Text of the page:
SINGAPORE - Temasek Polytechnic (TP) student Derica Kon decided to drop out of Anderson Serangoon Junior College after her first year because she felt it was not the right fit for her.
She opted instead to enrol at TP to pursue a diploma in communication design, where she learns how to deliver a message to a mass audience using eye-catching design techniques.
She said: “I get to do what I love in poly, and I am grateful that I have access to an educational pathway that lets me pursue my passion in a way that is best for me.”
Ms Kon, 20, was among the 550 participants who came together to share their experiences at the World Youth Skills Day Asia-Pacific symposium, which took place on July 7.
The event - organised by Temasek Polytechnic and the Unesco International Centre for Technical and Vocational and Educational Training - brought together youth from 40 countries to discuss the future of employment and education.
In an address, Minister of State for Education and Manpower Gan Siow Huang said higher education institutes and youth can focus on three areas: building skills that are in-demand, an inclusive education and encouraging innovation.
As the world transitions into a greener and more digital economy, students should have the chance to develop new skills required for future jobs, said Ms Gan.
“There is an increasing importance of soft skills for the future of work,” she said.
Ms Gan also said technical and professional education and training (TPET) can be more inclusive to help the younger generation achieve their goals.
She added: “The TPET ecosystem must provide learning opportunities and pathways for all students, regardless of backgrounds and disabilities.”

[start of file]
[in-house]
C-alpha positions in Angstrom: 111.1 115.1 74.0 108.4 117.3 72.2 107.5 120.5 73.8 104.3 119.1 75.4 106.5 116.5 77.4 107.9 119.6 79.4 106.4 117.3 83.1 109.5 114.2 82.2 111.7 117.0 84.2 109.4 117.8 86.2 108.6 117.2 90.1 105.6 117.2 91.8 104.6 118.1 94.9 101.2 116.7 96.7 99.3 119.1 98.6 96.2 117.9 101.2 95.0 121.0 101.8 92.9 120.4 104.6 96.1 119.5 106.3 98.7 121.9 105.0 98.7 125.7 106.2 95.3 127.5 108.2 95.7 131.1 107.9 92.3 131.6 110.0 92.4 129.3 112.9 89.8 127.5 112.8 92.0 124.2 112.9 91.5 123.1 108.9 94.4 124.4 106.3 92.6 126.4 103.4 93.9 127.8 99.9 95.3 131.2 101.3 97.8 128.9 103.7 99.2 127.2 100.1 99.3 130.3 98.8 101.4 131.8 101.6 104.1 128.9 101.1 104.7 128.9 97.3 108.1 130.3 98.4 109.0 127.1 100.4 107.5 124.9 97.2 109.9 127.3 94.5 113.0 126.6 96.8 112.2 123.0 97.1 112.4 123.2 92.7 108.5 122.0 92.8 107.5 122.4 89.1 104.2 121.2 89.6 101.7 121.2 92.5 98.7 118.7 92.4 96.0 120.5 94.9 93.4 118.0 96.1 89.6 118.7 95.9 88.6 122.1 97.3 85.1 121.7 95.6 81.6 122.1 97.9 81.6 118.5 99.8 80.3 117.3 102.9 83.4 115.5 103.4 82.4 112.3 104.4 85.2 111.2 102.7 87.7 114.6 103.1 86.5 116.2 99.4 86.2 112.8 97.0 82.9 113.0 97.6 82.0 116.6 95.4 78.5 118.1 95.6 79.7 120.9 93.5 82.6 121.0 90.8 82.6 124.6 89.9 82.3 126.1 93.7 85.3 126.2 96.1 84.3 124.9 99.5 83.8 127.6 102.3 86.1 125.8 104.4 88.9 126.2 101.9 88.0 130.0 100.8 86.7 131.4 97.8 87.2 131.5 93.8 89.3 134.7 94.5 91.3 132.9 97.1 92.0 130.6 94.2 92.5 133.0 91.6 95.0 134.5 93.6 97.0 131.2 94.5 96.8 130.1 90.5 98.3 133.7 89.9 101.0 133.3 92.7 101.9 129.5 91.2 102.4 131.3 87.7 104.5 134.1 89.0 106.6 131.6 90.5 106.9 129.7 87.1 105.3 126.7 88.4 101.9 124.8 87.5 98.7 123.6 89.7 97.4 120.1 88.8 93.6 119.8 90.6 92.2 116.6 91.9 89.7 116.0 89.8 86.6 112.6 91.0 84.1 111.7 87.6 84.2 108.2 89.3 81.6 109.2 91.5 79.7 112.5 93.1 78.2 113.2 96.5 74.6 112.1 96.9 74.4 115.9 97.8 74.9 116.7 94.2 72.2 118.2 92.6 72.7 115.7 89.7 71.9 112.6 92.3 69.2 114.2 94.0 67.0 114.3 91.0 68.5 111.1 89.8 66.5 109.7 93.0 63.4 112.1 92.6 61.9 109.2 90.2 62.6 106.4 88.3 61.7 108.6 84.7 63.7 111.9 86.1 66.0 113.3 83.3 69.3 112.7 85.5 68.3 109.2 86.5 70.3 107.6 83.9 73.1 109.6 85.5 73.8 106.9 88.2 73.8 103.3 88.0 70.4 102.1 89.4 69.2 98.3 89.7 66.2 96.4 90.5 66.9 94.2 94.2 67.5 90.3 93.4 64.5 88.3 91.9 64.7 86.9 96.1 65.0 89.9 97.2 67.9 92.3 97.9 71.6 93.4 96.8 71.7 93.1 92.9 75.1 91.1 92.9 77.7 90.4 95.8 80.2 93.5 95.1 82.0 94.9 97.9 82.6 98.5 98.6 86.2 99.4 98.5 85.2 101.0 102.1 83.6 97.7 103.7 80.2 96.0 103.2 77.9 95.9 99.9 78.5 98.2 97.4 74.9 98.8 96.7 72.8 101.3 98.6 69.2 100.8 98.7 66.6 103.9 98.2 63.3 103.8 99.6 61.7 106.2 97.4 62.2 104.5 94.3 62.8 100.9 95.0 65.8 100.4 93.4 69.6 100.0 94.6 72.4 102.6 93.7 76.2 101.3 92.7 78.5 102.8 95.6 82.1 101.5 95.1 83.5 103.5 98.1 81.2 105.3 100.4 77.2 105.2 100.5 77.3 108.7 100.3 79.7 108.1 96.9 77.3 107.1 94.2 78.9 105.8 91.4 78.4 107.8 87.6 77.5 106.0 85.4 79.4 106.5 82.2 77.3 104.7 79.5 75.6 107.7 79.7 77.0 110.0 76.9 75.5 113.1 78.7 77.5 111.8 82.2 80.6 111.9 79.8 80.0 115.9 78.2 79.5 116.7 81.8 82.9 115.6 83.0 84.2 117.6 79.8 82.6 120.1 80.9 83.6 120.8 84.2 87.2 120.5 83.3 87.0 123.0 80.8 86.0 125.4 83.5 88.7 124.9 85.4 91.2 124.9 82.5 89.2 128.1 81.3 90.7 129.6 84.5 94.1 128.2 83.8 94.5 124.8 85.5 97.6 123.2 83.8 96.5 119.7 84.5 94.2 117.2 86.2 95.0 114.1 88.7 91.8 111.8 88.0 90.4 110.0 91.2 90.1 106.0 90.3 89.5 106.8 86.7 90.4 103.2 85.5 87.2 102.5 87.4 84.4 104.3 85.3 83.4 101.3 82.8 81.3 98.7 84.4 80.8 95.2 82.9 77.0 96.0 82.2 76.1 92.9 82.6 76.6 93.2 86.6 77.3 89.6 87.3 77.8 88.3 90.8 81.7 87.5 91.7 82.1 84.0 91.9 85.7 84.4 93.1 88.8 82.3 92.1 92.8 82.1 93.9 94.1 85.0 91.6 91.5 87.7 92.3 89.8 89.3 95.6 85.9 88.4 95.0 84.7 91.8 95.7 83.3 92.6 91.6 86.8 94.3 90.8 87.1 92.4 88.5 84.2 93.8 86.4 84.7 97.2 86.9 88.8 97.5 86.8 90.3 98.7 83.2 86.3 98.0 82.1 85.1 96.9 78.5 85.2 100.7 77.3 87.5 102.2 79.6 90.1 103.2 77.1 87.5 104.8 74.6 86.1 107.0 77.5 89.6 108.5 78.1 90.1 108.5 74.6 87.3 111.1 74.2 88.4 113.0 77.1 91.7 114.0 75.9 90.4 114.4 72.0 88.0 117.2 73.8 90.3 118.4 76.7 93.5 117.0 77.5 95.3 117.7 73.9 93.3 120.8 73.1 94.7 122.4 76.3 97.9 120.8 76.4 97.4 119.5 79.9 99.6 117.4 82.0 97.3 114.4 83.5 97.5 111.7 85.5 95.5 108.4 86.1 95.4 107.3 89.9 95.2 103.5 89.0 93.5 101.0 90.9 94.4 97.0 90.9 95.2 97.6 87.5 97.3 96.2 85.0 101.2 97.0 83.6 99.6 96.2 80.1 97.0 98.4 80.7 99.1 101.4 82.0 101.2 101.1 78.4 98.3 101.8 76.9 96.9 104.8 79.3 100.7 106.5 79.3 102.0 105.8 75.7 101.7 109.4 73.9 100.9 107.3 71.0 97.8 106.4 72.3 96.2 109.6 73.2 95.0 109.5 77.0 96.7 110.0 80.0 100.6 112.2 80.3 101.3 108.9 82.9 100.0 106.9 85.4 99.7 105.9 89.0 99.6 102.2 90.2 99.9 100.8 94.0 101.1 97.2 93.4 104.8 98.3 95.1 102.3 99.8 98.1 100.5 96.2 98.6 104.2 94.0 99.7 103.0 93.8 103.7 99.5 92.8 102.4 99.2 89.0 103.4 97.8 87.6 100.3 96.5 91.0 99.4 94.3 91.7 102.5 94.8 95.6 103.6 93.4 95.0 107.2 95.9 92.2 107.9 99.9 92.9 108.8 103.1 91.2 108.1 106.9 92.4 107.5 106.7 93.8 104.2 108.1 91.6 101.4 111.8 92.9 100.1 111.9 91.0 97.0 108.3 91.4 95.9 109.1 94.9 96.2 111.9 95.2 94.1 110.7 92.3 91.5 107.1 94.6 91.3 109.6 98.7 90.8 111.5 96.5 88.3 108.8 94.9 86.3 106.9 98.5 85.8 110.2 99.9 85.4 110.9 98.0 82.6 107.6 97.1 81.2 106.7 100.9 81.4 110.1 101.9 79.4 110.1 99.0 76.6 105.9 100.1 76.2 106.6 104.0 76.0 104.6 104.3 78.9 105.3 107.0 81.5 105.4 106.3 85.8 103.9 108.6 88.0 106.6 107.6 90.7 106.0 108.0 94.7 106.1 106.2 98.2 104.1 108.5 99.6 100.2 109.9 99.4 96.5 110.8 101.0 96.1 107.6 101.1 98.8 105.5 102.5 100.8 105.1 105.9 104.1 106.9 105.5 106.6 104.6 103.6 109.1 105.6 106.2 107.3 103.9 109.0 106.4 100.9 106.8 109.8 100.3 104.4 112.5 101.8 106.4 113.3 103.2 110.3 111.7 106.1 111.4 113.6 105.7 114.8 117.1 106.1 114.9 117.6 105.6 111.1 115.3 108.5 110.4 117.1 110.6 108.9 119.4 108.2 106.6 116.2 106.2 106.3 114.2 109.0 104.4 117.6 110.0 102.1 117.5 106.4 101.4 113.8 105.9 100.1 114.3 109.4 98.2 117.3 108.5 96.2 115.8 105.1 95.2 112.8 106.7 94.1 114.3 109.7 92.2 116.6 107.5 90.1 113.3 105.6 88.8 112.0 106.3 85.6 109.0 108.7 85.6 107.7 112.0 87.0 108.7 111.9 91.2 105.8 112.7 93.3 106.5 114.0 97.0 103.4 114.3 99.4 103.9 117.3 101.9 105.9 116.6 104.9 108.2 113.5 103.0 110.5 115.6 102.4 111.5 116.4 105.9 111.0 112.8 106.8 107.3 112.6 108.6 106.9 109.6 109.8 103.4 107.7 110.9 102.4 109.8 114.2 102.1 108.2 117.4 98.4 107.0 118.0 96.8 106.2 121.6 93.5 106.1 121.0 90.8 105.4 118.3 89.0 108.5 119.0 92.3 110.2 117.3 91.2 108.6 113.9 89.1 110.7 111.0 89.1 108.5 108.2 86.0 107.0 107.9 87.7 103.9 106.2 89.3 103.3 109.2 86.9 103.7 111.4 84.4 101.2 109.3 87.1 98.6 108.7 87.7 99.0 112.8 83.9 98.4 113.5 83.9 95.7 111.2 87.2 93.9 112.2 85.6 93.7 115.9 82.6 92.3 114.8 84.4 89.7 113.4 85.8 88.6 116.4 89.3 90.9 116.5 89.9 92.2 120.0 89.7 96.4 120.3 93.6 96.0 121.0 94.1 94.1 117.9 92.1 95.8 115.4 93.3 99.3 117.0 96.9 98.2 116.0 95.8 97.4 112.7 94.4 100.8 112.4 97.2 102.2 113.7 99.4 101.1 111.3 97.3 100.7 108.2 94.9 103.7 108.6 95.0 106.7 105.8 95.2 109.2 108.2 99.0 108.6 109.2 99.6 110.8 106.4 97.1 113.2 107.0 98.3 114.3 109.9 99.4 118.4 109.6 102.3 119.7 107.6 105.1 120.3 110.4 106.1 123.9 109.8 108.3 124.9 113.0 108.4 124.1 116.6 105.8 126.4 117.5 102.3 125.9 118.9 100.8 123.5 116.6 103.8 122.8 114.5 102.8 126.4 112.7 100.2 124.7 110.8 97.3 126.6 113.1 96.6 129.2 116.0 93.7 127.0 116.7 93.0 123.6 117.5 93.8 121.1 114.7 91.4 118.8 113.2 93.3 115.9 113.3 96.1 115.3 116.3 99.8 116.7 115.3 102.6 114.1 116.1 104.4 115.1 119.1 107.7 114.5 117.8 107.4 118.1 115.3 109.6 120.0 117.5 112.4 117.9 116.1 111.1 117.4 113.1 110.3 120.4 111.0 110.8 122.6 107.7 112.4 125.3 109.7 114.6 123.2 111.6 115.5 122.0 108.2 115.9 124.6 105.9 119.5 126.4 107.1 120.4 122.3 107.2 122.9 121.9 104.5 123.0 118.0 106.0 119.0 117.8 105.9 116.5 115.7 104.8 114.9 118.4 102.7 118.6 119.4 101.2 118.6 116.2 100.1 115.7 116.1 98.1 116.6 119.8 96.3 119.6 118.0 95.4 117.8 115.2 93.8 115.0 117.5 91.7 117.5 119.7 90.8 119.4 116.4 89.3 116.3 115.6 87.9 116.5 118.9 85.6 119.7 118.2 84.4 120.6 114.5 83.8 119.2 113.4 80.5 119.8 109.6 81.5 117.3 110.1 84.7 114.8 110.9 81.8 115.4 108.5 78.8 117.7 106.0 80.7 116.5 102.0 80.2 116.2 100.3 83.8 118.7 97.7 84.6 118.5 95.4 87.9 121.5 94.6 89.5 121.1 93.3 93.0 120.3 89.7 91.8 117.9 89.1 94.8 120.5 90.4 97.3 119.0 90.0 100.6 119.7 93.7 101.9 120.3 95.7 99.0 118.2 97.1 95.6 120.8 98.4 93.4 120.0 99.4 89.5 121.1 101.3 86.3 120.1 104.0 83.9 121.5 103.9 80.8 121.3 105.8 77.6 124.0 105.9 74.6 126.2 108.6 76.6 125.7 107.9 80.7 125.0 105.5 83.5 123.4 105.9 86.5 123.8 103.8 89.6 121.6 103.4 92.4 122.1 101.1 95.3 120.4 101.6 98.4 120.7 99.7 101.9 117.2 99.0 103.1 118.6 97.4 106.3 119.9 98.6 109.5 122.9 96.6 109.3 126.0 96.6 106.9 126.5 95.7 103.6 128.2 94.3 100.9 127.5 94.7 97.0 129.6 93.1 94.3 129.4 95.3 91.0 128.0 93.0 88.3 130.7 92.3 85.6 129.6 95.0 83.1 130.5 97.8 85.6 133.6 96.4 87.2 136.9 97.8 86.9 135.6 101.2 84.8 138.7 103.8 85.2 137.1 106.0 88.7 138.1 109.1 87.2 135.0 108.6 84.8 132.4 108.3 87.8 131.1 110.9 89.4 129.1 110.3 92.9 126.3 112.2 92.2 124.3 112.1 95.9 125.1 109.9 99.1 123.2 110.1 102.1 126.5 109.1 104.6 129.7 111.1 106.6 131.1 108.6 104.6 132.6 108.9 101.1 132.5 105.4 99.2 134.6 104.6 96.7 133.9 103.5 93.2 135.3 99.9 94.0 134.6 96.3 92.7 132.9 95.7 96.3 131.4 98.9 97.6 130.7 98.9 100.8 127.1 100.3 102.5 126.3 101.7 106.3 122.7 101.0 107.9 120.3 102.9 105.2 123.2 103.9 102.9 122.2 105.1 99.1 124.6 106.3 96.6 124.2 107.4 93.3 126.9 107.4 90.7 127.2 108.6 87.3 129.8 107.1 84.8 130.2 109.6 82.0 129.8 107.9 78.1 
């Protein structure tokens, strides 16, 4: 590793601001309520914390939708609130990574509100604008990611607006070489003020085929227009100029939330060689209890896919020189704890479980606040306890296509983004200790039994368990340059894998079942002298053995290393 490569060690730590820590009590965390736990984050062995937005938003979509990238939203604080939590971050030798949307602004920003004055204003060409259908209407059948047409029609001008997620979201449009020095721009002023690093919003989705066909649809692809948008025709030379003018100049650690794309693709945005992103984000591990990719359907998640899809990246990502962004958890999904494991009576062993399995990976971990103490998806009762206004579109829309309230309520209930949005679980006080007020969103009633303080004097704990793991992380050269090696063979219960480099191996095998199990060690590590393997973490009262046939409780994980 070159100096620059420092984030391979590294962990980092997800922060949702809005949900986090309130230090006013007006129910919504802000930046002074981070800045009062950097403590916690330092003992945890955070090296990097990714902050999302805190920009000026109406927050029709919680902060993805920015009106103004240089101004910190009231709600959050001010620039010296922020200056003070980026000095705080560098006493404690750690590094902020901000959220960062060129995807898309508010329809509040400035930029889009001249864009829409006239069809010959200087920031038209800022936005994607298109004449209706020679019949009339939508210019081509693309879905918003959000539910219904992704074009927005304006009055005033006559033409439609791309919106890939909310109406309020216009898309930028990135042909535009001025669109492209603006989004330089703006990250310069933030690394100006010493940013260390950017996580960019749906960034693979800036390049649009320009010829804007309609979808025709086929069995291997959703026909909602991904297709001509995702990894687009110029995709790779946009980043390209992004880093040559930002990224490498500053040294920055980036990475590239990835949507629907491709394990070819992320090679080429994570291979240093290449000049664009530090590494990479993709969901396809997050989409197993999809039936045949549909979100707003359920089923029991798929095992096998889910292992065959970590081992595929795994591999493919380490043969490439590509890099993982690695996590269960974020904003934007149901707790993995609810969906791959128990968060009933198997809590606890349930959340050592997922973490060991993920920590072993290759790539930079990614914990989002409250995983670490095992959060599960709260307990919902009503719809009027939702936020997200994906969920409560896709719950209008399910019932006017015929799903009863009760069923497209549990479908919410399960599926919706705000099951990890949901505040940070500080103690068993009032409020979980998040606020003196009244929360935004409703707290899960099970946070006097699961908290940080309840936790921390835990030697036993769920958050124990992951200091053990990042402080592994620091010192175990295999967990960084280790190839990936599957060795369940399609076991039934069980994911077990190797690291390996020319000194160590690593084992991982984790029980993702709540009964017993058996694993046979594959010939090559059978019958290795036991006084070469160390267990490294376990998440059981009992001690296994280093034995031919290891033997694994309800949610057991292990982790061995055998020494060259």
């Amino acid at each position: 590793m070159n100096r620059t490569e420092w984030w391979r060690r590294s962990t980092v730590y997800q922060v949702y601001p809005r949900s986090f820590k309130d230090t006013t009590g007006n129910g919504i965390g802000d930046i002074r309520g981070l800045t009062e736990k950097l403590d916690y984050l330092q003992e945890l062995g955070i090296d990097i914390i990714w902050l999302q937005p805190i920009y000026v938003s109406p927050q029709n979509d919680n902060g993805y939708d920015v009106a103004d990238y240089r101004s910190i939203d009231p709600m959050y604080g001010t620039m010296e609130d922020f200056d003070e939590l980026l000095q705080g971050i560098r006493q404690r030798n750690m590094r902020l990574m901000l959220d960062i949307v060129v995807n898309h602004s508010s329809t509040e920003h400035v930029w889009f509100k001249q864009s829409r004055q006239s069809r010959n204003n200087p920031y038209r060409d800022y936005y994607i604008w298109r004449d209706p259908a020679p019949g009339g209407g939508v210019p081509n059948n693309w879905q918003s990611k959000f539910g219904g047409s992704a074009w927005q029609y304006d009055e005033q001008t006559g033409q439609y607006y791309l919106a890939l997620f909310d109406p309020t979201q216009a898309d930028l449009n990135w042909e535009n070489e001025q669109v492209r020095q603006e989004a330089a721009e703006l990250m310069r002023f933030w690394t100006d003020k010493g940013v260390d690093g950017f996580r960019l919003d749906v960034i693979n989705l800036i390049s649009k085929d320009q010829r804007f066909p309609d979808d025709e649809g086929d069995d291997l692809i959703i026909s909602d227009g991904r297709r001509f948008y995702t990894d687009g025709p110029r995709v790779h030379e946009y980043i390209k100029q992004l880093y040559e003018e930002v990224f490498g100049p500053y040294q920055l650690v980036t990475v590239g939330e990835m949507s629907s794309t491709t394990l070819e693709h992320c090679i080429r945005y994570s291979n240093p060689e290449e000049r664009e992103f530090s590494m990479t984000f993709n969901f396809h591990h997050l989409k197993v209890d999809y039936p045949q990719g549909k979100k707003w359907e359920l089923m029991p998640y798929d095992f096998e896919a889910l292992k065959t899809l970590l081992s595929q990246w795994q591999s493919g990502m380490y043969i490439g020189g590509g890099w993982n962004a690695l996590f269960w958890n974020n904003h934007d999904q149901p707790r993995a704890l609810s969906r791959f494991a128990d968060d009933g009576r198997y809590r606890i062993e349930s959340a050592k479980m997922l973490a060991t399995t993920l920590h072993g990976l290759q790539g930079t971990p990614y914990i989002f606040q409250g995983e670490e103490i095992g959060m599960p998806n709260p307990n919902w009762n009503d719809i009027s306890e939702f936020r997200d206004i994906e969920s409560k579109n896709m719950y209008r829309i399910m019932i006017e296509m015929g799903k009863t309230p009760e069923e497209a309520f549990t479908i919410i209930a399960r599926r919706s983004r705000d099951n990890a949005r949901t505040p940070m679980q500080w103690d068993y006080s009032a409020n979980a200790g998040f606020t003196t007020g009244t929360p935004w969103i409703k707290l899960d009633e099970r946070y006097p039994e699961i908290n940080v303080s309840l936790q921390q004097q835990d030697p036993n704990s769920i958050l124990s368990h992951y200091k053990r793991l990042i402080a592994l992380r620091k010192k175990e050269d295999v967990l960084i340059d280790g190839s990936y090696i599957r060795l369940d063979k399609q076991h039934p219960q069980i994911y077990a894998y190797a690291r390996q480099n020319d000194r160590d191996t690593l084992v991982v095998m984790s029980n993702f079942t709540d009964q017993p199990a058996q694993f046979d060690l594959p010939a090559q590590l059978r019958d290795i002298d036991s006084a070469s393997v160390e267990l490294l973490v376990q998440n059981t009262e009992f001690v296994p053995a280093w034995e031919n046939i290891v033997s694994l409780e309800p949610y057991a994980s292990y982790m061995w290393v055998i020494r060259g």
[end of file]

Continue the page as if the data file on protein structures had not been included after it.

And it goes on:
She also encouraged higher education institutes to collaborate in finding ways to support students as they navigate their entry into the workforce.
Ms Lina Farhanah Anifah, 19, who was at the symposium, said she hopes to use what she has learnt during her psychology studies course to address issues like climate change.
She said: “Some people are more resistant to policies relating to environmental sustainability. Psychology helps us understand why, and discussions with other youth give us the chance to think about possible solutions.”
TP principal Peter Lam said: “It is important to equip our youth with up-to-date industry-specific knowledge and life skills that will make them strong leaders, innovative thinkers and agile lifelong learners.”
Another participant, Mr Zachary Ng, 19, said a purely academic education would not prepare students for the working world.
“You need more than good grades to get a job now. Programmes like this encourage you to think more critically about global issues and make you more well-rounded,” added the cyber-security and digital forensics student at TP.